The announcement this week that former vice president Al Gore and his wife, Tipper, are separating after 40 years of marriage deeply saddened me. There were certainly more momentous events -- the struggle to contain the Gulf oil spill, an Israeli commando raid on a ship that resulted in more than 10 deaths, North Korea's increasingly erratic and bellicose actions -- but the Gore story nonetheless hit a nerve. And in its own way, the Gore split says something profound about a cultural shift that has taken place in our society. No marriage is safe.
Most divorces take place in the first few years of marriage, with about 60 percent of all divorces occurring among couples that have been married for less than 10 years. Nonetheless, divorce can occur at every stage of marriage. The federal government's National Survey of Family Growth found, for example, that although men and women over 60 were less likely than others to divorce, about a third would divorce before the end of their lives. Overall, the Census Bureau estimates that about 40 percent of all first marriages will end in divorce.
So why should we worry about the Gore separation? It's none of our business, after all, what goes on in the private lives of even famous people. We shouldn't judge. We should just wish them happiness in their new, separate lives. But that attitude -- the ever-diminishing stigma attached to divorce -- certainly contributes to the phenomenon.
Not too long ago, it would have been unthinkable for as prominent a couple as the Gores to break up. Divorce not only ended a marriage, it diminished the involved individuals' social standing, career, and certainly their political aspirations. No longer. We've elected two divorced presidents (both Republicans). No one blinks an eye at a divorced corporate CEO. And even the clergy's ranks include divorced men and women.The effect of making divorce normative is to make it easier for couples that are going through rough times to simply call it quits. But divorce has consequences beyond the two people immediately involved. If they have children, those effects can be profound. Children of divorce face emotional hurdles that can last a lifetime and increase their chances of divorce. One study by the University of Pennsylvania College of Medicine found that very young children often regressed in their development following divorce, while adolescents were prone to depression, thoughts of suicide, and even violent outbursts.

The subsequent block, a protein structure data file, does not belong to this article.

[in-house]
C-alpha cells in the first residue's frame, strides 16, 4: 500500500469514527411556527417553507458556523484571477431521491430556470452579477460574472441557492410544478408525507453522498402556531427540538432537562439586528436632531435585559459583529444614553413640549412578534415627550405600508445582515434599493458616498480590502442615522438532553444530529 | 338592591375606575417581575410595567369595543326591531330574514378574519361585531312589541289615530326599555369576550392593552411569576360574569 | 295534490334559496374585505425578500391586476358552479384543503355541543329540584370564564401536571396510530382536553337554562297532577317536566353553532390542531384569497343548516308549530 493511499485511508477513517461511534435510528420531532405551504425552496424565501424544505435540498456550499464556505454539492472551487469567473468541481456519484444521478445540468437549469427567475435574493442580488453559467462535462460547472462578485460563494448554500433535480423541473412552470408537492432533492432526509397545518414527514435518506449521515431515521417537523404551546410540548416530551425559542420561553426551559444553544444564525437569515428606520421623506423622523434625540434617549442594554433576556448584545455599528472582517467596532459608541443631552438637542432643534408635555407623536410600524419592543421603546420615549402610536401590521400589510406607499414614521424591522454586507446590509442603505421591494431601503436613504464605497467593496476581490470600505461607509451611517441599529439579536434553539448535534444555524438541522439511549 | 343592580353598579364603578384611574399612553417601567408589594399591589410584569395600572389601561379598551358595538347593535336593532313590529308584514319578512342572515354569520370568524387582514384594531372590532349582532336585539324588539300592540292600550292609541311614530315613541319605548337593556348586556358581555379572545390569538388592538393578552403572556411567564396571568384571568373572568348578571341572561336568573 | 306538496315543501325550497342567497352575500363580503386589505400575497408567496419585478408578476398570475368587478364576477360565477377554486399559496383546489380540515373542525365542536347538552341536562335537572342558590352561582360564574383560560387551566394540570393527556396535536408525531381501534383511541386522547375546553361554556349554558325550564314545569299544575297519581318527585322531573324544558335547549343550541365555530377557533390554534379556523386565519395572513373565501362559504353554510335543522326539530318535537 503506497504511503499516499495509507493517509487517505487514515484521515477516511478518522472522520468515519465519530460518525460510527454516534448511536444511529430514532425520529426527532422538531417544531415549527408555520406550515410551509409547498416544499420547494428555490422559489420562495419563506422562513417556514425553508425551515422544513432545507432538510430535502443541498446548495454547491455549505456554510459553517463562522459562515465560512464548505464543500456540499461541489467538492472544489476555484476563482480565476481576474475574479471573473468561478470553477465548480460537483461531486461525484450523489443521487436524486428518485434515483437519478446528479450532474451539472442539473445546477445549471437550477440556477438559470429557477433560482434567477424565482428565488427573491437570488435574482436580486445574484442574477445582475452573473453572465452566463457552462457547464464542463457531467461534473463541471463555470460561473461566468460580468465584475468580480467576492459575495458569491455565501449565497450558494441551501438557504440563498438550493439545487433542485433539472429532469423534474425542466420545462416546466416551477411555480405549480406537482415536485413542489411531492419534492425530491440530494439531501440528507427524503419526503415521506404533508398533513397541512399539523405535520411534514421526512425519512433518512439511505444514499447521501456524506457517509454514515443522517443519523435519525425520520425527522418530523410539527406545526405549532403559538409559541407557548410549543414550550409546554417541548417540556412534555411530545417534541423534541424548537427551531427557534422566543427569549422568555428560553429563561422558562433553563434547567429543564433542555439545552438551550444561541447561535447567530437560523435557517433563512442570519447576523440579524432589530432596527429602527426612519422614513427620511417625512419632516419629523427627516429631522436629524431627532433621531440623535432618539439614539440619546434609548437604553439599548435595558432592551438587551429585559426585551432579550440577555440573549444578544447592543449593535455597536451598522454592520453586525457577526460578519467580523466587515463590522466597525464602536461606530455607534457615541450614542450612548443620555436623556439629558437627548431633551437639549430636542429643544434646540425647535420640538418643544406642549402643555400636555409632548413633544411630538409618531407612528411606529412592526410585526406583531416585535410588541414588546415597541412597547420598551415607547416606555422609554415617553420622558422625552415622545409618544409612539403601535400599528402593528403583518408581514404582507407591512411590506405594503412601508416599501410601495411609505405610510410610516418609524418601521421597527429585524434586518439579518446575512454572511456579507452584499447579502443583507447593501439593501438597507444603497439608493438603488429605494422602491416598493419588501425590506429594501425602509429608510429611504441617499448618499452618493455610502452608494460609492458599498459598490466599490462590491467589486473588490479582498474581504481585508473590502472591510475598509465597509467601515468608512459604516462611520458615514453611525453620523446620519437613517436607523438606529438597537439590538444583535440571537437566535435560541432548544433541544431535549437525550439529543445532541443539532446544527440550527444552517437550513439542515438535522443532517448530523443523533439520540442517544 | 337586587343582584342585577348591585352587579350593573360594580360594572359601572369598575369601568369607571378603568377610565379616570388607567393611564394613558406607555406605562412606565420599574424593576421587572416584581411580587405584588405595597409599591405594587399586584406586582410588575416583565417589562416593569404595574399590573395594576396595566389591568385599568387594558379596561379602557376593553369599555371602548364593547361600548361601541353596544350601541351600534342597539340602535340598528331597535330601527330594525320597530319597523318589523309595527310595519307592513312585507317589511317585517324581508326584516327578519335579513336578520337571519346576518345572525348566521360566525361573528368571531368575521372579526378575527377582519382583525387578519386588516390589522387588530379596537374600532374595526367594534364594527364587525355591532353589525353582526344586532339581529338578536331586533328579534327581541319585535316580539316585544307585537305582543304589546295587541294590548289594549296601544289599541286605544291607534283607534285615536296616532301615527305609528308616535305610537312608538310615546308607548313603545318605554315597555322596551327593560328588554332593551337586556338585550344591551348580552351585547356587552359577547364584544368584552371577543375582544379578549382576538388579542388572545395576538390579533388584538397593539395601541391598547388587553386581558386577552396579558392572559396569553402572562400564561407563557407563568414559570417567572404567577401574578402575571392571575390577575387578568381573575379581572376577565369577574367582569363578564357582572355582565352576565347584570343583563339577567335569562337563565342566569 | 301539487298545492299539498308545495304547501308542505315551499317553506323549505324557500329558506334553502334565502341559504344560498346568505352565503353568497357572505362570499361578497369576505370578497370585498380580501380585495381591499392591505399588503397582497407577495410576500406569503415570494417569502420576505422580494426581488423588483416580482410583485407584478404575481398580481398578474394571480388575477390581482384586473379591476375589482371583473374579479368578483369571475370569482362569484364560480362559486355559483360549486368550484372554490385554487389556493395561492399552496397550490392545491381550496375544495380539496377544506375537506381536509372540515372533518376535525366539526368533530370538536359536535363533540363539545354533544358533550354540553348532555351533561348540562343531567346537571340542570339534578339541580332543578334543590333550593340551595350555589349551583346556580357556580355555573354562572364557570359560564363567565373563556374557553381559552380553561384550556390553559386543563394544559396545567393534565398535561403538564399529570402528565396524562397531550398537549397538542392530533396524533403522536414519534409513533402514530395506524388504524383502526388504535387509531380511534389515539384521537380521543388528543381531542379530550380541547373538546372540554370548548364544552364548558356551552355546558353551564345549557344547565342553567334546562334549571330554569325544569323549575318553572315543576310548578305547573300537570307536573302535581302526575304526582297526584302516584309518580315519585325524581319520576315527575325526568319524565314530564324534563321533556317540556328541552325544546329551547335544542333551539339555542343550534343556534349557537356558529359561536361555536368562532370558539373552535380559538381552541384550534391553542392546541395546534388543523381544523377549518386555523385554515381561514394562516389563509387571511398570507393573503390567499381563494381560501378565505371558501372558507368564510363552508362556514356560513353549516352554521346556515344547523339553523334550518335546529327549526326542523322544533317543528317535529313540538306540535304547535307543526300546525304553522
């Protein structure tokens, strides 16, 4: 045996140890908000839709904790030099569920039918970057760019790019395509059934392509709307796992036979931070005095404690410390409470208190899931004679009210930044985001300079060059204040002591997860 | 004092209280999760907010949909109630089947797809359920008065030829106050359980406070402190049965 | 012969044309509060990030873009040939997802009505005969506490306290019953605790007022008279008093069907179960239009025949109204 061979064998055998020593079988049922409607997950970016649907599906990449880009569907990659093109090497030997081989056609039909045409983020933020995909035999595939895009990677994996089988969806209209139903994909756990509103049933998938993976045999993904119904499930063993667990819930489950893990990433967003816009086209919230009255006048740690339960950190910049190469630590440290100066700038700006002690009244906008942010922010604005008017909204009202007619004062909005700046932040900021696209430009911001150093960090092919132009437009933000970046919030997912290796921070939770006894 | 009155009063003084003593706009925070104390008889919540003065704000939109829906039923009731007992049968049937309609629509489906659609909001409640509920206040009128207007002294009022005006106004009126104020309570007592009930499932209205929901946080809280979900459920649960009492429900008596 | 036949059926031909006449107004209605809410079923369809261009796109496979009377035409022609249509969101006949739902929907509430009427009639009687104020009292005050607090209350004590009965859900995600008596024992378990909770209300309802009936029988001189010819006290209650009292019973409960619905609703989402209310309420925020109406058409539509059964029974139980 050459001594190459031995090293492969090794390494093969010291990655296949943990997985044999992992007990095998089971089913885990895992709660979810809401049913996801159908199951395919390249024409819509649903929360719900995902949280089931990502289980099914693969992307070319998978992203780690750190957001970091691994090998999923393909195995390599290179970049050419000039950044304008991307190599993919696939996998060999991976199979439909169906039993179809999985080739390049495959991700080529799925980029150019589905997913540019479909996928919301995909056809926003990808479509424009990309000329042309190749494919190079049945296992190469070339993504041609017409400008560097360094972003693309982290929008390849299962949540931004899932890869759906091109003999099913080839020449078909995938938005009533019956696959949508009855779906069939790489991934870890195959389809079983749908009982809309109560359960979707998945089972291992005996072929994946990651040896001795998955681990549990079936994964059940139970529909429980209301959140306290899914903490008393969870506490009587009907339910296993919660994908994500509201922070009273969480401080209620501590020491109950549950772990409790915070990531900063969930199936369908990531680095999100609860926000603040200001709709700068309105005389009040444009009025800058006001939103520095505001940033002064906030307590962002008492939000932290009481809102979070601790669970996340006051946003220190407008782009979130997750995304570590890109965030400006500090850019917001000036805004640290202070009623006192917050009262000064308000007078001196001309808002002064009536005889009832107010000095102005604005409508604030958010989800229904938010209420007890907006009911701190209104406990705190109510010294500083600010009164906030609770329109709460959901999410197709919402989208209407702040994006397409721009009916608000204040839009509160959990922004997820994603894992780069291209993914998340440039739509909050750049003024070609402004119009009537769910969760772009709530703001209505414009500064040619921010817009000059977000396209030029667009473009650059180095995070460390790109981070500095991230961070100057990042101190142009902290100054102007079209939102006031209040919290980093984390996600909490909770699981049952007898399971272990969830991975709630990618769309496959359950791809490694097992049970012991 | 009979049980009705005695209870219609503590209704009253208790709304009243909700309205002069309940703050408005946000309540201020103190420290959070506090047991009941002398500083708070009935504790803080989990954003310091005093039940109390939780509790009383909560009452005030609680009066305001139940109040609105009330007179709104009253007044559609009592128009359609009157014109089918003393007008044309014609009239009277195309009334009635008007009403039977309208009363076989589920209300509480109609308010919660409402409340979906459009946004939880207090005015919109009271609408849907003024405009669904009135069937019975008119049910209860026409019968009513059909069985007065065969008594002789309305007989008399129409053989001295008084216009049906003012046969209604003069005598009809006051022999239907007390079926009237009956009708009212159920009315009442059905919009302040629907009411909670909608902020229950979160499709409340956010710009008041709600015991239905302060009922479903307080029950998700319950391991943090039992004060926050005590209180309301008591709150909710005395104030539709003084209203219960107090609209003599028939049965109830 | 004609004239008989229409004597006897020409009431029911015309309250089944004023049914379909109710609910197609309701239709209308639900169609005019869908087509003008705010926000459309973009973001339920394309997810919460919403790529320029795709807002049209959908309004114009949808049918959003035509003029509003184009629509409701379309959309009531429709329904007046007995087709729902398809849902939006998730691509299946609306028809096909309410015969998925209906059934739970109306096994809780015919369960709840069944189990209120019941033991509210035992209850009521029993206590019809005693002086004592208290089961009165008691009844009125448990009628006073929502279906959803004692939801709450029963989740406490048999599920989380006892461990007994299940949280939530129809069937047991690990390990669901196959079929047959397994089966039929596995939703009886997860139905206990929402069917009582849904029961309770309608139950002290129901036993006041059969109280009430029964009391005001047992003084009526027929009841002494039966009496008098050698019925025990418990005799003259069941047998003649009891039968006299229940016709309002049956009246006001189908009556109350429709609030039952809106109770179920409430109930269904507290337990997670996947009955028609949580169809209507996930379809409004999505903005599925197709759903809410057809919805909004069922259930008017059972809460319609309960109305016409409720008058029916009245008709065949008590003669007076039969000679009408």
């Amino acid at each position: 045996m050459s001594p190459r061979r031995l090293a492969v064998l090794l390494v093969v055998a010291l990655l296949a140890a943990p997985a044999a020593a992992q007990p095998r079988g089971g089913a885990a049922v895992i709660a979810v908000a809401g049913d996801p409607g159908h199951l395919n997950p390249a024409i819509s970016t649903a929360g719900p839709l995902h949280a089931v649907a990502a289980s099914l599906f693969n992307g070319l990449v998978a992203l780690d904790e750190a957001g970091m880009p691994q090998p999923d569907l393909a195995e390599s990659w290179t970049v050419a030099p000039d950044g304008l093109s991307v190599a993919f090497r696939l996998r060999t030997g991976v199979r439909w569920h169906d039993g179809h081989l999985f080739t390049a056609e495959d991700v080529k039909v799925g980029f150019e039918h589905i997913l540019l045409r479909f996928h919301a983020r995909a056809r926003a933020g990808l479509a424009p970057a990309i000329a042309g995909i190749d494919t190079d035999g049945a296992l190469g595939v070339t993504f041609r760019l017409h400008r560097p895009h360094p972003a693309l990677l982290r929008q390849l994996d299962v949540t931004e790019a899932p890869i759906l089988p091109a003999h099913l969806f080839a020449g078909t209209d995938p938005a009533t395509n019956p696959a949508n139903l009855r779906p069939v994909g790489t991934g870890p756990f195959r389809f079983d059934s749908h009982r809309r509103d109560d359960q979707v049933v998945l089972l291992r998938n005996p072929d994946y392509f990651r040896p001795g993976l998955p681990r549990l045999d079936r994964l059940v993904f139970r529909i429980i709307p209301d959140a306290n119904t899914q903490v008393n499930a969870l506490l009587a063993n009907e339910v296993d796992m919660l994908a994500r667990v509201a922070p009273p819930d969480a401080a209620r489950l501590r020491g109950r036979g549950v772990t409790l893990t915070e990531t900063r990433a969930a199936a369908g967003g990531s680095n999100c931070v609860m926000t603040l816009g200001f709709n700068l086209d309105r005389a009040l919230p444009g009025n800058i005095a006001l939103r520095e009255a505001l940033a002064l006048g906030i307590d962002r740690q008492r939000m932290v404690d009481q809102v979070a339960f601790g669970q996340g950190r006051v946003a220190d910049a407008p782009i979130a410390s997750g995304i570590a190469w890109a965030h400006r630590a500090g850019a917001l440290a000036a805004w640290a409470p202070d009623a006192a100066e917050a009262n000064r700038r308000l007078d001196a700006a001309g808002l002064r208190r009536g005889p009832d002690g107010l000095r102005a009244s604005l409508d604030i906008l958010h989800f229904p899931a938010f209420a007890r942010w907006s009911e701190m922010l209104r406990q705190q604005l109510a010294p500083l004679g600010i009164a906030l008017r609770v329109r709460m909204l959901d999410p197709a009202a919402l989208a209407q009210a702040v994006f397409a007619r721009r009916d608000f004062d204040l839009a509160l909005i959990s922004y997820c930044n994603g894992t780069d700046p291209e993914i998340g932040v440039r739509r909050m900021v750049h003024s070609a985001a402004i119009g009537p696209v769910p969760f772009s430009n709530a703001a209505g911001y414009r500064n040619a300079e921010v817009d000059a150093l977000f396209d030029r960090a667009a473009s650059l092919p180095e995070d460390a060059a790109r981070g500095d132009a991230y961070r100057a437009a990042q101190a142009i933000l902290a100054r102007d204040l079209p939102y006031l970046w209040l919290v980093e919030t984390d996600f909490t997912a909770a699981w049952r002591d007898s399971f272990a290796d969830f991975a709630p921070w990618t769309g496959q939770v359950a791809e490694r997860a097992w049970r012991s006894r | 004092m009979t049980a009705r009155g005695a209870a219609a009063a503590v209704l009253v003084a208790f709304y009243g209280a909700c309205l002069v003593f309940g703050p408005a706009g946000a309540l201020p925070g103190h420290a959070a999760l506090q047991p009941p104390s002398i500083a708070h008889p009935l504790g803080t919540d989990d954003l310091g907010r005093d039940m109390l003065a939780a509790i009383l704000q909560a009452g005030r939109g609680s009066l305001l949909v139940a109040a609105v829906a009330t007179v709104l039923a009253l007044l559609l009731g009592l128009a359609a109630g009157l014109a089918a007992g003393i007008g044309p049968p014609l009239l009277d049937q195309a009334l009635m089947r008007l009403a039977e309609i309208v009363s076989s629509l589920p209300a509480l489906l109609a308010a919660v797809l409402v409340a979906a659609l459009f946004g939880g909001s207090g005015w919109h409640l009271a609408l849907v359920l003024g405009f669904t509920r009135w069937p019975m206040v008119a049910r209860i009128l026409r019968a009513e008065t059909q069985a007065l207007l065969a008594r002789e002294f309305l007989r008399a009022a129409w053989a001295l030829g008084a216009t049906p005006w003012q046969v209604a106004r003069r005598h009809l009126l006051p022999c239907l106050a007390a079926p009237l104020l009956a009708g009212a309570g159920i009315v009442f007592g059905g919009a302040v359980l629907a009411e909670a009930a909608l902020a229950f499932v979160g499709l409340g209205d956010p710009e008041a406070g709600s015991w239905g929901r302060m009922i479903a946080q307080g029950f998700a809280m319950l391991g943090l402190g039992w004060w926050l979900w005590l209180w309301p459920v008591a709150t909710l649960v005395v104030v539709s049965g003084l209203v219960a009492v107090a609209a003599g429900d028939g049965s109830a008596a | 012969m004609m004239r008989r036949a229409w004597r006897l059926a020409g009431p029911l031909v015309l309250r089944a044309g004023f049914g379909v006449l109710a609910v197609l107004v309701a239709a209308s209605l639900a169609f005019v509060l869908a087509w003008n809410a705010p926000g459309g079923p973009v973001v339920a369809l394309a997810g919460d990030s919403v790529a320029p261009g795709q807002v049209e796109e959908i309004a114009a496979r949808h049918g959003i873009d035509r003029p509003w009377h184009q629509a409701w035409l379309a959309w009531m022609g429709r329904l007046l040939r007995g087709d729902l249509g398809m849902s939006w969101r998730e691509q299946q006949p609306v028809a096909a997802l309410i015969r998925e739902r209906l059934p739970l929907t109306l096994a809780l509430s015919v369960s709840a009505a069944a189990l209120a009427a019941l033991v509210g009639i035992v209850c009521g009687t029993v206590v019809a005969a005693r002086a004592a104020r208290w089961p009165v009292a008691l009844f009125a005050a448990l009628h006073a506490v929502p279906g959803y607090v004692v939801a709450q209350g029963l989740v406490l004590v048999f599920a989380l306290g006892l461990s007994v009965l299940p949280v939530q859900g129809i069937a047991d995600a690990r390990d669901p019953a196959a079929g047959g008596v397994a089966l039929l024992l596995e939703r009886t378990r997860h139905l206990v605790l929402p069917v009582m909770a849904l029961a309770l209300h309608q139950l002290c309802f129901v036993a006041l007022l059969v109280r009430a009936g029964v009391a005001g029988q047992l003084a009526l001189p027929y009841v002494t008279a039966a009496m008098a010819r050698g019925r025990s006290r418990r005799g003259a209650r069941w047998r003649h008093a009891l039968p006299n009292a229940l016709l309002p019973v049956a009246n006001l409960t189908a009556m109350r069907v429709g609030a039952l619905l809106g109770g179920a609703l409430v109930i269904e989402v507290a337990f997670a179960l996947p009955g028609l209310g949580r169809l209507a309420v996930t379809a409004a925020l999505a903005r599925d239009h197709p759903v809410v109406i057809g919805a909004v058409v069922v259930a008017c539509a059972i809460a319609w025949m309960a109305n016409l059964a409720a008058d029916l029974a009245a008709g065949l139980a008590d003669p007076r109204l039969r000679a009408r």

But divorce affects even the adult children of parents whose marriages dissolve after they are grown. Although there has been less research on the effects of divorce on adult children, surveys suggests that divorce has a damaging impact on the parent-child relationship even in adulthood. Divorced parents frequently treat their adult children as confidantes, revealing inappropriate information about their former spouses and their new love interests. And parental divorce can also stress their adult children's marriages, removing a touchstone of stability that adult children can count on during their own troubles.
I know it's wishful thinking to hope that the Gores will reconsider their decision. But they have already survived many ordeals that would challenge even the strongest of marriages -- their son's near-fatal accident, myriad political campaigns, including the 2000 presidential election whose outcome dragged on forever, Tipper's battle against depression and who knows what private disappointments, slights, and pains.
The Gores, like most couples, made a vow when they married to remain together "until death do us part." Couples make those vows in front of family and friends and with the blessings of religious institutions and the state. They are not private promises; they are public affirmations. So if the Gores decide to break those vows, they've hurt all of us, not just each other, and they've chipped away at the very institution of marriage. Let's hope they don't move from separation to divorce, for all our sakes.